The release of US games begs the question: why are some of the highest profile titles listed as Korean exclusives? Capcom, Spike and Arc Systems' titles are all planned exclusively for Korea due to the high costs of obtaining those licenses. Had the system already launched in America, these titles would likely be translated, but since this is not the case, and since the licenses were quite expensive, the likes of Rockman X5 and Street Fighter Alpha 3 will not see the light of day outside of Korea for some time. As an interesting aside, the aforementioned Japanese licensed games are not ports of GBA games as one might expect, but rather conversions of the PSone versions. As these ports can be very difficult, Gamepark is currently developing a tool for this purpose which should make the process much smoother, and thus entice more foreign software firms to bring their games to the system. Currently Japanese companies have only committed existing games to the GP32, no original titles. So as a result Gamepark does not yet have their 3rd party guidelines completely laid out at this time. On a more unfortunate note, it seems as though the announcement of King of Fighters GP32 was premature, as the developers have since backed out. This is a blow to SNK fans, but should in no way deter interest the system.

The next most concerning topic to English speaking audiences is likely the homebrew community. Gamepark is incredibly pleased with the interest people are showing in the system, especially since it hasn't been officially launched yet. They truly did not expect the kind of devotion they are seeing from fans and especially the development community in the US and Europe. Mr. Jeon was quite surprised that hardcore game enthusiasts took to the system up so quickly.

Officially Gamepark has to frown upon the many emulators circling the net. Currently the Gameboy Color, Wonderswan, Doom, Wolfenstein 3D and several arcade systems have been emulated with varied degrees of success. At the same time, they are proud that their system is powerful enough to emulate these systems and feel that the system's strength is such that it could even emulate the GBA. However, they do not want to associate themselves with any legal complications that could arise, thus the official negative stance towards emulation. In terms of original homebrew games, Gamepark is all for them, and hopes that the released SDK will be a powerful development aid for those who are interested. In all honesty I have never seen a home platform that was friendlier to independent developers.

I also asked a few specific questions about the hardware, and discovered that the GP32 will indeed support larger Smart Media Cards, the system's software medium, as they are released. However the compatibility depends entirely on the manufacturer. According to Gamepark anything from Samsung Electronics should be fully functional with the GP32. I also discovered that while the GP32 does not have an existing sprite library and software assistance as does the GBA, alpha blending (for use in transparencies, etc) is supported and used in existing games like Astonishia Story R. As far as sound, it is widely known that the MP3 player is software based. But we have long wondered whether or not the MP3 player can be utilized in software titles. The answer is this: since the MP3 player was licensed from another company, part of their agreement is that they will not use the MP3 player in Gamepark software. You can read that statement as you will. Even so, the system still has powerful midi support, which does sound truly excellent. The MP3 player apparently taxes the CPU to about 40% power capacity, and the system has an adjustable realtime clock. This means that the system can run anywhere from 40-133 MHz with a dip in the battery life the higher you go (12 hours for 40 MHz, 5 hours for 133 MHz).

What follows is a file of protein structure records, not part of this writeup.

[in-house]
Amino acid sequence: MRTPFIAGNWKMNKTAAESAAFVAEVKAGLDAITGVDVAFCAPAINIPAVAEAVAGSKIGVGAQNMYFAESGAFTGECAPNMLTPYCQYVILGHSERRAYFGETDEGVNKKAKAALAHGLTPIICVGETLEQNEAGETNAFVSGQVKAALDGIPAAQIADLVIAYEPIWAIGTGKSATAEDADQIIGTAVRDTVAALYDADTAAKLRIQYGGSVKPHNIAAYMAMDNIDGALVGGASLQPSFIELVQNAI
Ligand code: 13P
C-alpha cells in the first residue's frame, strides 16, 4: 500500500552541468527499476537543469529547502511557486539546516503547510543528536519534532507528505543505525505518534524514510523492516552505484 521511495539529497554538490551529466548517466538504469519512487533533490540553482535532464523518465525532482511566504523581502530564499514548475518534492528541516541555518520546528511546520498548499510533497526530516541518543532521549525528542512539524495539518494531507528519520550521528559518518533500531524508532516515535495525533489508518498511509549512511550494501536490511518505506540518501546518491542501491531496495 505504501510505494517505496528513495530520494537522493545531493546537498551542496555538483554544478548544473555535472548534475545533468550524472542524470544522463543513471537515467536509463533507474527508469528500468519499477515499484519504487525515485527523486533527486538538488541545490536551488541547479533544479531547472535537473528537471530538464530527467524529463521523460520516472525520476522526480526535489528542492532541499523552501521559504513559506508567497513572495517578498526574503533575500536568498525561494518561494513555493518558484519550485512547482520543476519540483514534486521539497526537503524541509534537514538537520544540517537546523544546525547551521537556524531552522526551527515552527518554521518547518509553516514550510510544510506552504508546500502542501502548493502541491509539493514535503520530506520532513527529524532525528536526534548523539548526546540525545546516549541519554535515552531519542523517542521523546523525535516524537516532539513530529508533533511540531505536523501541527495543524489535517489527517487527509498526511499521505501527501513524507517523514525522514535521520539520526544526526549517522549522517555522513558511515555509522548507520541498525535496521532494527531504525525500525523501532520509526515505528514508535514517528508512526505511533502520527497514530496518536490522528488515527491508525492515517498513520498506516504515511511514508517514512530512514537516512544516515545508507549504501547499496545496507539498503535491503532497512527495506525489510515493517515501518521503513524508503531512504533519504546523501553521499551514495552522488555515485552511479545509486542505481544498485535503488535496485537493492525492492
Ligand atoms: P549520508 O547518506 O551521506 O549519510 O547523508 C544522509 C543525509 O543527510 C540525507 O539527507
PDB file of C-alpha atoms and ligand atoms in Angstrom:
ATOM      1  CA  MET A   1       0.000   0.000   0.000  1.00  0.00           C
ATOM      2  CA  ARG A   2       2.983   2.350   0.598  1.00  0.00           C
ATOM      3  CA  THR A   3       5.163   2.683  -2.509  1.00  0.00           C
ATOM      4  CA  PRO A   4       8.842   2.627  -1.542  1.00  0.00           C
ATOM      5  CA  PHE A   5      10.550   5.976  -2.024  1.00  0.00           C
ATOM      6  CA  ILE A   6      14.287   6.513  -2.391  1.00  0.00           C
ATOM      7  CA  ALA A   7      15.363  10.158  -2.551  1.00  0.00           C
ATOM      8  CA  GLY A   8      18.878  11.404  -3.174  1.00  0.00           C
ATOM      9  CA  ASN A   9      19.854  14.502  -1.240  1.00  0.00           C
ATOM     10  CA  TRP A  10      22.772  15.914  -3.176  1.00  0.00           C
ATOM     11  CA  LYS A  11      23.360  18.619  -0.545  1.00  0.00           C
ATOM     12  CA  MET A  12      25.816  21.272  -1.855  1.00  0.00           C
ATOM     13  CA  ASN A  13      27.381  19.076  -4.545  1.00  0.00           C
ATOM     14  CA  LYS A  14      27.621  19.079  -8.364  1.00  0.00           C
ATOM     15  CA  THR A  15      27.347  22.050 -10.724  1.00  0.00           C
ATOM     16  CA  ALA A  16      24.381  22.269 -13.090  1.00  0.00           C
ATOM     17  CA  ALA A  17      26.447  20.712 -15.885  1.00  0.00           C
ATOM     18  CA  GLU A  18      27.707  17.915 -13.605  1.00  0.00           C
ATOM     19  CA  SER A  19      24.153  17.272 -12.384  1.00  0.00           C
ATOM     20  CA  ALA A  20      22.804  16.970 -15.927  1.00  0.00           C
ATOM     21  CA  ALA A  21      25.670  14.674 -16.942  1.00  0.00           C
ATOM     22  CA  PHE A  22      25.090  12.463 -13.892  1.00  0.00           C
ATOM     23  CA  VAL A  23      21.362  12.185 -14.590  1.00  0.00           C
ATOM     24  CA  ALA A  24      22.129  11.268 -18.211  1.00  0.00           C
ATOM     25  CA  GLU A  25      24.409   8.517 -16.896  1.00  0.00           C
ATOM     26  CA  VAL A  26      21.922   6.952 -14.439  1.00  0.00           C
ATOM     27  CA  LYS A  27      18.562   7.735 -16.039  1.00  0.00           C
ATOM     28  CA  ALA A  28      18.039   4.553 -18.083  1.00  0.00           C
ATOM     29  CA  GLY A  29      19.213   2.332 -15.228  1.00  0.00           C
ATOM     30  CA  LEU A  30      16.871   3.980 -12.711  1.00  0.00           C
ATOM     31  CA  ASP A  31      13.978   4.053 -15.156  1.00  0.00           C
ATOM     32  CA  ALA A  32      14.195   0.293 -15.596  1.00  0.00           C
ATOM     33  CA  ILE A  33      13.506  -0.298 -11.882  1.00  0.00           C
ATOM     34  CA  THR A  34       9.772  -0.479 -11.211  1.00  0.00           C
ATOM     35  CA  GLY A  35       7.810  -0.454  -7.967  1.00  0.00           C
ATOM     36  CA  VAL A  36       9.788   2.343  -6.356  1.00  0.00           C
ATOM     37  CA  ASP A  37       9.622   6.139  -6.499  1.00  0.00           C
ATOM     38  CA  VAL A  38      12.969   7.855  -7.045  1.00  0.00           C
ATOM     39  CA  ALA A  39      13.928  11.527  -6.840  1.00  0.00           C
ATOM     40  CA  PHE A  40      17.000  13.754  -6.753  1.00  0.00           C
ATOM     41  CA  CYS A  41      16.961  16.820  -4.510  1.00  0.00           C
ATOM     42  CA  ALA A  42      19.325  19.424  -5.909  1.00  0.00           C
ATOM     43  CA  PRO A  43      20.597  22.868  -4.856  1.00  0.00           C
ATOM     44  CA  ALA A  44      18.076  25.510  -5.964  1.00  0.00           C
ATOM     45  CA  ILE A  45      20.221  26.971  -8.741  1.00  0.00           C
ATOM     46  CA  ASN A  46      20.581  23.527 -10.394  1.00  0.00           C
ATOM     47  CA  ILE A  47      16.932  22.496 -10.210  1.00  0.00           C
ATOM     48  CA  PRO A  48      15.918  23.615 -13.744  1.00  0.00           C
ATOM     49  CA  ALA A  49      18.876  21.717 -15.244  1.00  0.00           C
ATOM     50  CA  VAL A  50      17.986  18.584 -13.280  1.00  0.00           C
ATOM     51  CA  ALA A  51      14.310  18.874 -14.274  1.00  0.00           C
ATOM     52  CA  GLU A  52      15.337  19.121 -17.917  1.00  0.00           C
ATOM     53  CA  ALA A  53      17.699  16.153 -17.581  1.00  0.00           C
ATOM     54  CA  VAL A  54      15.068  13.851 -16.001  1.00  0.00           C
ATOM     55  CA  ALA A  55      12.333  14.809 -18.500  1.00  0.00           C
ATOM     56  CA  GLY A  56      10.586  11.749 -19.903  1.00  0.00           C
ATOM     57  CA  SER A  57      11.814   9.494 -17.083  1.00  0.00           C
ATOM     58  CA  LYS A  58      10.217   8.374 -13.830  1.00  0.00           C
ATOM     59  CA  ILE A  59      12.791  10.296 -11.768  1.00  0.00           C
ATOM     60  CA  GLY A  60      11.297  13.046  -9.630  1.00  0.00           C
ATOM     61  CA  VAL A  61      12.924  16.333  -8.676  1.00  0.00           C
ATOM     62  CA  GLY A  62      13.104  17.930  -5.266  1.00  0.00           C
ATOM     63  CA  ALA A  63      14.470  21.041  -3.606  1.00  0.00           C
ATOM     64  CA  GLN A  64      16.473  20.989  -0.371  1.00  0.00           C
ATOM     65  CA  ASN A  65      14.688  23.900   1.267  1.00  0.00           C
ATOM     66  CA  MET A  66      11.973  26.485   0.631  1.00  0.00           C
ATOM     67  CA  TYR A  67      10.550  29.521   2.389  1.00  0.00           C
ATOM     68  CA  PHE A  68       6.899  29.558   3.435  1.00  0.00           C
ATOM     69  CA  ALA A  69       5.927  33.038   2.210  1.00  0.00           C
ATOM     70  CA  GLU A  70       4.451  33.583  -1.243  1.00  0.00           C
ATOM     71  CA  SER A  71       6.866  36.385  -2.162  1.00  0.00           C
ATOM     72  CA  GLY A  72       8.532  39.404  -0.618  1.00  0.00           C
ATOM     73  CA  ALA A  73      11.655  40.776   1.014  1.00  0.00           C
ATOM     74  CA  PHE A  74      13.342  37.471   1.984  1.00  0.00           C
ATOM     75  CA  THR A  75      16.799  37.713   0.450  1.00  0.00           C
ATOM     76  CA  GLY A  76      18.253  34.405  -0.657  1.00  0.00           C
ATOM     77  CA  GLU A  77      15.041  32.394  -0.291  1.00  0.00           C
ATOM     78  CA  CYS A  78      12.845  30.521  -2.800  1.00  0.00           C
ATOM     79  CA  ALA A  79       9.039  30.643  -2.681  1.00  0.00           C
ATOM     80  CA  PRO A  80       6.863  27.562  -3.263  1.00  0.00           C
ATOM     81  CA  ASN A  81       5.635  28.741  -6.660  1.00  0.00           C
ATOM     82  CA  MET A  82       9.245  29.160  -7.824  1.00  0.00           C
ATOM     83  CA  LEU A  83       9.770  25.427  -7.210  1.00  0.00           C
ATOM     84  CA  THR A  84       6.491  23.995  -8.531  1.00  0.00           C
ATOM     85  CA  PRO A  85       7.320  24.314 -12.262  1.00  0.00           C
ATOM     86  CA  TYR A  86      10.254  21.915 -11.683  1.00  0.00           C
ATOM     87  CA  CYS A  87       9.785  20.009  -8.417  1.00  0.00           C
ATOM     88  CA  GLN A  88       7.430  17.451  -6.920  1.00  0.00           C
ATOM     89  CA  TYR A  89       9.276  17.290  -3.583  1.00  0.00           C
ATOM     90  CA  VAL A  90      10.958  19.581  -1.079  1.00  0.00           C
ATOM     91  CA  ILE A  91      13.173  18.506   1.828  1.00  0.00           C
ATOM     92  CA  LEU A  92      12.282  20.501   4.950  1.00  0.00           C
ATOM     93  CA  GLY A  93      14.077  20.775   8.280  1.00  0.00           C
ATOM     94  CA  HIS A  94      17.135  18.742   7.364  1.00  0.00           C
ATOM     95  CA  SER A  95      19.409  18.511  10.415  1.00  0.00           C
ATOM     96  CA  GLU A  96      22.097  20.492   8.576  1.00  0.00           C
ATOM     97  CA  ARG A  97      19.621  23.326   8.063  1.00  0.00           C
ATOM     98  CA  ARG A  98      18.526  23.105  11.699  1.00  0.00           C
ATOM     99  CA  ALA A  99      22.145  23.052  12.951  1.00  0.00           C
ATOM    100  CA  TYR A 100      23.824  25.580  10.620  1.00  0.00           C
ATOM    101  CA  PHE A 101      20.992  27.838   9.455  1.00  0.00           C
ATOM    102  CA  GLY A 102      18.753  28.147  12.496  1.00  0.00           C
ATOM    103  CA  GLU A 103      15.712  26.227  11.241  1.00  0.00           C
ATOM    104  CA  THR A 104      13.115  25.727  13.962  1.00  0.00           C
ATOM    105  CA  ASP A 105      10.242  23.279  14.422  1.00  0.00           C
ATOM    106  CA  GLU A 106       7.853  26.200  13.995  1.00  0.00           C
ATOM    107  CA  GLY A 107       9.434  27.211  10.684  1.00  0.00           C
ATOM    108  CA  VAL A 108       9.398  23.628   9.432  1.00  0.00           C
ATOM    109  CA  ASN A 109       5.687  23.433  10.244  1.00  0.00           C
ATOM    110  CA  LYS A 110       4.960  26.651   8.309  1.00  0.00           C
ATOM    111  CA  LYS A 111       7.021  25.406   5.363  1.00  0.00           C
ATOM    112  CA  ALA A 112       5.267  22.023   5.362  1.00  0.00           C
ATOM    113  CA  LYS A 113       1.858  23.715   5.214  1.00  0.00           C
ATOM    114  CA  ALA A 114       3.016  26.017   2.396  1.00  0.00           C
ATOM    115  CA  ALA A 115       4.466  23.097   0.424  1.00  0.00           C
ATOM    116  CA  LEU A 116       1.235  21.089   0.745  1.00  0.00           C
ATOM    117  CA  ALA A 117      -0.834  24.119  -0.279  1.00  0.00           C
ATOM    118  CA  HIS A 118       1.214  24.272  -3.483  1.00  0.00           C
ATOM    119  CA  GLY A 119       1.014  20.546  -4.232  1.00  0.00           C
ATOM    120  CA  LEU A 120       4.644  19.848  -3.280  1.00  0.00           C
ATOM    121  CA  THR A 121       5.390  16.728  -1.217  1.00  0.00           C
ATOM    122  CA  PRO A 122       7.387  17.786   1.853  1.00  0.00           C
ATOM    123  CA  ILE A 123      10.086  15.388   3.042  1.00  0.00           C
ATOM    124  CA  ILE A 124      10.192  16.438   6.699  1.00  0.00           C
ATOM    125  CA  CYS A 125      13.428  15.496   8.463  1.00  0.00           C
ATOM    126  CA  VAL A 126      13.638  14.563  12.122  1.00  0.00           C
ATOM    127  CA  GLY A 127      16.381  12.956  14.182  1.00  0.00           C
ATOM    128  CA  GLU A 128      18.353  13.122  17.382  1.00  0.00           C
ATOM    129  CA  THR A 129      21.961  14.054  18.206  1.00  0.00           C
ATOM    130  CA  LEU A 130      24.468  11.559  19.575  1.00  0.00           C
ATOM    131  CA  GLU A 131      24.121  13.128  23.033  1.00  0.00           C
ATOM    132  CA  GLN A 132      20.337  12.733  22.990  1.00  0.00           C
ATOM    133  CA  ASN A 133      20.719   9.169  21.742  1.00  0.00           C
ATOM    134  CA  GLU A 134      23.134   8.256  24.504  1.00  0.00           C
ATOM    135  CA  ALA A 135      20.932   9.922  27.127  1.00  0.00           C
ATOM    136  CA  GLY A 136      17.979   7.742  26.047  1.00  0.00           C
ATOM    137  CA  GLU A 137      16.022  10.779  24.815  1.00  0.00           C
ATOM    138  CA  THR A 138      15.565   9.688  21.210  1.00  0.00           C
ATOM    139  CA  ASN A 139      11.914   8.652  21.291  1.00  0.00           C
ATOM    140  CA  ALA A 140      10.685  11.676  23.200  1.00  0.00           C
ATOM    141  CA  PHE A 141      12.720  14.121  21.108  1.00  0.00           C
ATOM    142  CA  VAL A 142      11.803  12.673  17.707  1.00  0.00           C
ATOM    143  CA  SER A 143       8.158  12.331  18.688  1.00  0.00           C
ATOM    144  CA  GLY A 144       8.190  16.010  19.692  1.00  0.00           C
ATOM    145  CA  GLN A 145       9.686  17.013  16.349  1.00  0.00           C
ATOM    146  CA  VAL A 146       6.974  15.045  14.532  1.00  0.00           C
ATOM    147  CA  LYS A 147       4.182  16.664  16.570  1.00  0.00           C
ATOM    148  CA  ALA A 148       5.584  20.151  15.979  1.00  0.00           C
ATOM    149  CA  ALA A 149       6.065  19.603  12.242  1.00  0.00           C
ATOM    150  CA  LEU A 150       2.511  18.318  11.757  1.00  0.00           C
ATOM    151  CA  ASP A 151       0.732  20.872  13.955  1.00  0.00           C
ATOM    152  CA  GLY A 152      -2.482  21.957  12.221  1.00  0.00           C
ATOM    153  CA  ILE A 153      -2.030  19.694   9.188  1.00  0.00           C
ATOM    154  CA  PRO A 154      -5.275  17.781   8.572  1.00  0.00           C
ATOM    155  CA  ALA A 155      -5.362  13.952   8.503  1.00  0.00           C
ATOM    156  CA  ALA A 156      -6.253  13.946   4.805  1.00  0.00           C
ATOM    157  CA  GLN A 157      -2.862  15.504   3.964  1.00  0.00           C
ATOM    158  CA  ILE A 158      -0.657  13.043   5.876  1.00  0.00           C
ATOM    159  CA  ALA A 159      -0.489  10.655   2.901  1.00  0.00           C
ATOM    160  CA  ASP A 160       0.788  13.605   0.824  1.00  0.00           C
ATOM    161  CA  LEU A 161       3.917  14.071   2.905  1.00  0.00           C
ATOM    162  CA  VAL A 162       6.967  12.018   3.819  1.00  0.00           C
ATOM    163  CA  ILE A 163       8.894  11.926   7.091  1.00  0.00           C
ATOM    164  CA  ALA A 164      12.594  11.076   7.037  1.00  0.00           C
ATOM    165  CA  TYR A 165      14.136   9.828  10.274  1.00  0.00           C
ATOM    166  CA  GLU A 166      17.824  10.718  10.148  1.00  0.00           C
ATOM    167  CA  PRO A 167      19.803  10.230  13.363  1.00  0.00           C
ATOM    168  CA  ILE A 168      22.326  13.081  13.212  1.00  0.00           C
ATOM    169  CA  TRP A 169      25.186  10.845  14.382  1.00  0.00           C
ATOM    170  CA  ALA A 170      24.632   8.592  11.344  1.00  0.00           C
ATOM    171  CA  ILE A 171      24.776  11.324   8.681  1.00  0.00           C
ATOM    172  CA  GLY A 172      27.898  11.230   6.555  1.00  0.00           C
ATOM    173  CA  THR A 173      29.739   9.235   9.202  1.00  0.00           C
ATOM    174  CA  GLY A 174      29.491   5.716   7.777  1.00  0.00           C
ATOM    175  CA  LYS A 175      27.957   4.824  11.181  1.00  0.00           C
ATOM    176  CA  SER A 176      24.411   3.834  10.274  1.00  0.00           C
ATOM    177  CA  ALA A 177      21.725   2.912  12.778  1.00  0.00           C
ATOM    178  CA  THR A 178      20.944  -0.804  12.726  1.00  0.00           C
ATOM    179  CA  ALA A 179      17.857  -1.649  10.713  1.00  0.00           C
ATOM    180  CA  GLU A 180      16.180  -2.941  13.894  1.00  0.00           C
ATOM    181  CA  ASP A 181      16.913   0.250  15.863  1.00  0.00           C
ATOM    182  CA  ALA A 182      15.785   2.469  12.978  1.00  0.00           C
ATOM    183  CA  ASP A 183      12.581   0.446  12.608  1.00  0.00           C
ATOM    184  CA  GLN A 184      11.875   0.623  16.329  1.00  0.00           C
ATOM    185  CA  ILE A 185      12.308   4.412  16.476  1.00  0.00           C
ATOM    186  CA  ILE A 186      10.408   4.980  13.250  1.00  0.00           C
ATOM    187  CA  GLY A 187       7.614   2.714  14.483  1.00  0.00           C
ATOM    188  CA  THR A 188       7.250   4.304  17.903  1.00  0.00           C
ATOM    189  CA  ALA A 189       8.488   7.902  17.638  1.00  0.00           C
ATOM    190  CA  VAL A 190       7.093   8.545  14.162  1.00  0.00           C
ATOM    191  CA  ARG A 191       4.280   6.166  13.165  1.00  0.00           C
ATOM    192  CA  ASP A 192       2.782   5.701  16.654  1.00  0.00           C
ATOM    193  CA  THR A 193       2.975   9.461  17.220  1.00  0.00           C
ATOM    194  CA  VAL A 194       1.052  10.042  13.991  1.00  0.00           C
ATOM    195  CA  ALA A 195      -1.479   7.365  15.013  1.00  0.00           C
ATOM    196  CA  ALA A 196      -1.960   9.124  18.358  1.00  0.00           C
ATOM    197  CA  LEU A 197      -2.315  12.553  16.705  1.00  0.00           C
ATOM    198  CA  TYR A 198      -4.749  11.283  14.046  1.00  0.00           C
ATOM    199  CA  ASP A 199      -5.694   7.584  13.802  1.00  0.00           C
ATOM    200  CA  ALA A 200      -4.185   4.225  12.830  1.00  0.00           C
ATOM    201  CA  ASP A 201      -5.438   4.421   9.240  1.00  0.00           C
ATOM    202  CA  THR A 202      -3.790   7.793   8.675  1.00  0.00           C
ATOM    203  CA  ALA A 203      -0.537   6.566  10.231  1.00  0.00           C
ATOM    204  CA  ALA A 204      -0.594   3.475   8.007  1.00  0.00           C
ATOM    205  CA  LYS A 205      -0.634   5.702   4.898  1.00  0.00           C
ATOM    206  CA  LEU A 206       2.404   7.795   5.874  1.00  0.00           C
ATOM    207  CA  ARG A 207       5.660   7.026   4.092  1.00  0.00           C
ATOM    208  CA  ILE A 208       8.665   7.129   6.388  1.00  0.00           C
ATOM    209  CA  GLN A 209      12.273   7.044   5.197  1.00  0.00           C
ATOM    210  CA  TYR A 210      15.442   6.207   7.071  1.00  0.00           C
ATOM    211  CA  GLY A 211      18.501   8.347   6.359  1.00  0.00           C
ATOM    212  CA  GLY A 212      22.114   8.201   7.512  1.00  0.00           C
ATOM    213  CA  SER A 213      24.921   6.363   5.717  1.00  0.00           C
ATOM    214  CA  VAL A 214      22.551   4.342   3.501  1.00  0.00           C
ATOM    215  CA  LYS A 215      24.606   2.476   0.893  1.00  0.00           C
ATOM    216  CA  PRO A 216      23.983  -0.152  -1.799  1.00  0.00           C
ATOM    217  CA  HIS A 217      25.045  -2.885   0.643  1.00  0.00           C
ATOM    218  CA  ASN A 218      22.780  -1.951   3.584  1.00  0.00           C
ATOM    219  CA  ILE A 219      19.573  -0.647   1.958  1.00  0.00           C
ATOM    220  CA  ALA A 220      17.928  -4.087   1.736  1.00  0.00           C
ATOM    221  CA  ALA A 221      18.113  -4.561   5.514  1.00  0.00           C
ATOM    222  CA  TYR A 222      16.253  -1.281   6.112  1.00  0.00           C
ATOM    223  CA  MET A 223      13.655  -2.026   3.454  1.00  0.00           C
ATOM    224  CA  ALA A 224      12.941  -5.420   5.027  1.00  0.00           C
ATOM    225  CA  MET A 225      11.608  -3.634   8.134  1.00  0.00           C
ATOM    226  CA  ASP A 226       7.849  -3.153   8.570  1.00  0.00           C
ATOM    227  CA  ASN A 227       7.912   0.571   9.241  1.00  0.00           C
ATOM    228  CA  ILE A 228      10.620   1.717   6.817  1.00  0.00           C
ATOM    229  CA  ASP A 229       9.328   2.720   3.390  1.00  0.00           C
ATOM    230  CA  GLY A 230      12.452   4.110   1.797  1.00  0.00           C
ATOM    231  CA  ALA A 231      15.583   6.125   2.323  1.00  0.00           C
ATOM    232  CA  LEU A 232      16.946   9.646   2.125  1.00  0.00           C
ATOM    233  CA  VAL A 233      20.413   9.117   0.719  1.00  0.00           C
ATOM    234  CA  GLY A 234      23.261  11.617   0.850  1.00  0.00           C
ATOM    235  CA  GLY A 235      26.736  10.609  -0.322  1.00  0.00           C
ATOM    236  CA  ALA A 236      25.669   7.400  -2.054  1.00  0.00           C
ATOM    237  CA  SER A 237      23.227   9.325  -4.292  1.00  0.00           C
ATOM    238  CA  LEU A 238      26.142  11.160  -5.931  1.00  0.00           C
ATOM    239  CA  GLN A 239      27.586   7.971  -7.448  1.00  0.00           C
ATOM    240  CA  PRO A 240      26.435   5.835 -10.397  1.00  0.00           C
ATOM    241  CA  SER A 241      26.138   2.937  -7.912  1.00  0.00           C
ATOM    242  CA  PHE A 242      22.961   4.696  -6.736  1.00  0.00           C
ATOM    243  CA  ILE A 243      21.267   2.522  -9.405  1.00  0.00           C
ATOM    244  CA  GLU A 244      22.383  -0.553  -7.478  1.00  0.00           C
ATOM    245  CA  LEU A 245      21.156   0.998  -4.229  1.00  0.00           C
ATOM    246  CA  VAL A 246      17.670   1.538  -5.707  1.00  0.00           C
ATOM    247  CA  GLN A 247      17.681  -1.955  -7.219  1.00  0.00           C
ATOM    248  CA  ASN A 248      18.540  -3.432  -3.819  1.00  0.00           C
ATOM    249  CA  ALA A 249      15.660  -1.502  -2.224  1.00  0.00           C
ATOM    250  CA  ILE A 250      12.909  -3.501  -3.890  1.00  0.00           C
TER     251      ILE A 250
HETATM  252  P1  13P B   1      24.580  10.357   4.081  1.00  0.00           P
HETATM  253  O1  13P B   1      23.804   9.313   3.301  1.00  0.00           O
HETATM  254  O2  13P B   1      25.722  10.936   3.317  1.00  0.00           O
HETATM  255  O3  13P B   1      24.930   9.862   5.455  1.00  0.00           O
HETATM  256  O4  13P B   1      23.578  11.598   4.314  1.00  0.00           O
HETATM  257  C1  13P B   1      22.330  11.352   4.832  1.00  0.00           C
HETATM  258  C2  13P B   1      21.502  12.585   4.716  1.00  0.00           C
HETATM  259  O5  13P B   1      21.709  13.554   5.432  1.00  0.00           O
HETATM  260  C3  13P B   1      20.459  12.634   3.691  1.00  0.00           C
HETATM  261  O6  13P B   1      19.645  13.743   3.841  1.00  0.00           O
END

Lastly I inquired about updates to the hardware. Is anything new planned, along the lines of the 200 MHz Samsung processor people have been talking about? Gamepark answered my question by showing a new prototype for an expanded GP32 system that doesn't update the system's power, but expands the uses several times over. The GPi as it is called was likened to the Handspring Treo. It plays GP32 games on its flip up screen, but also acts as an internet device, digital assistant and multimedia file player; the prototype which we were shown was able to play small MPEG video clips from the recent Star Wars movie.

Here are some shots of the impressive working prototype. I will release more information about this system as E3 progresses.

Should you have any further questions about the GP32, please don't hesitate to contact us ASAP, and I will update new information as it arrives. I thank Gamepark for their time and courtesy, and hope to see continued support in the US in the coming year. Look forward to my coming reviews of several English version GP32 games in the coming months.

Brandon Sheffield